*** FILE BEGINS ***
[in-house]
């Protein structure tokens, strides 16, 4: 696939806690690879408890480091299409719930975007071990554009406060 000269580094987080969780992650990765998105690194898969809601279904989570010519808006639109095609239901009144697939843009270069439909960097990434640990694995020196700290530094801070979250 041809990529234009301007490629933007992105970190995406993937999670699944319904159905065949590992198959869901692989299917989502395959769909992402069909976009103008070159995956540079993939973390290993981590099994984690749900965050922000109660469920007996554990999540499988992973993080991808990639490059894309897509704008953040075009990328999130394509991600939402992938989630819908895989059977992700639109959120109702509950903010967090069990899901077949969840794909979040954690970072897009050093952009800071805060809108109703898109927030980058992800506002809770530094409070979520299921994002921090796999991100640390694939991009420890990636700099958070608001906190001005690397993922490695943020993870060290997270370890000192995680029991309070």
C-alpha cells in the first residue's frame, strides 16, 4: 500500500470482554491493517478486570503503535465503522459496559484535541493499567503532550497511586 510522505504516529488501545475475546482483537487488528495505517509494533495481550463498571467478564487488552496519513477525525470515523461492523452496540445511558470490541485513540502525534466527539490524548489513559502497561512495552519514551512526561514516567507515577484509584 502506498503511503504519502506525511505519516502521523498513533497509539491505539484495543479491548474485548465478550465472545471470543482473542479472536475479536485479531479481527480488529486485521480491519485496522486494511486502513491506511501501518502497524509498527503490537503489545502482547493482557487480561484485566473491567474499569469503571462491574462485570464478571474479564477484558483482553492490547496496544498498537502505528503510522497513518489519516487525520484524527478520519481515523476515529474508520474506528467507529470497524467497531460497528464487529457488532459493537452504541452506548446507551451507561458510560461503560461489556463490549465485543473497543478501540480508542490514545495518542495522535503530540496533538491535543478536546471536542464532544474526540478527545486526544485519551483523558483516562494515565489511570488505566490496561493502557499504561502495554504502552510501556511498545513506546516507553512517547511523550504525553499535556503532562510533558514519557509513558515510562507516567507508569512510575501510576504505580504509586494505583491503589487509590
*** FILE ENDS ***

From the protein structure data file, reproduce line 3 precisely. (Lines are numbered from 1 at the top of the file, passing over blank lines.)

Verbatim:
C-alpha cells in the first residue's frame, strides 16, 4: 500500500470482554491493517478486570503503535465503522459496559484535541493499567503532550497511586 510522505504516529488501545475475546482483537487488528495505517509494533495481550463498571467478564487488552496519513477525525470515523461492523452496540445511558470490541485513540502525534466527539490524548489513559502497561512495552519514551512526561514516567507515577484509584 502506498503511503504519502506525511505519516502521523498513533497509539491505539484495543479491548474485548465478550465472545471470543482473542479472536475479536485479531479481527480488529486485521480491519485496522486494511486502513491506511501501518502497524509498527503490537503489545502482547493482557487480561484485566473491567474499569469503571462491574462485570464478571474479564477484558483482553492490547496496544498498537502505528503510522497513518489519516487525520484524527478520519481515523476515529474508520474506528467507529470497524467497531460497528464487529457488532459493537452504541452506548446507551451507561458510560461503560461489556463490549465485543473497543478501540480508542490514545495518542495522535503530540496533538491535543478536546471536542464532544474526540478527545486526544485519551483523558483516562494515565489511570488505566490496561493502557499504561502495554504502552510501556511498545513506546516507553512517547511523550504525553499535556503532562510533558514519557509513558515510562507516567507508569512510575501510576504505580504509586494505583491503589487509590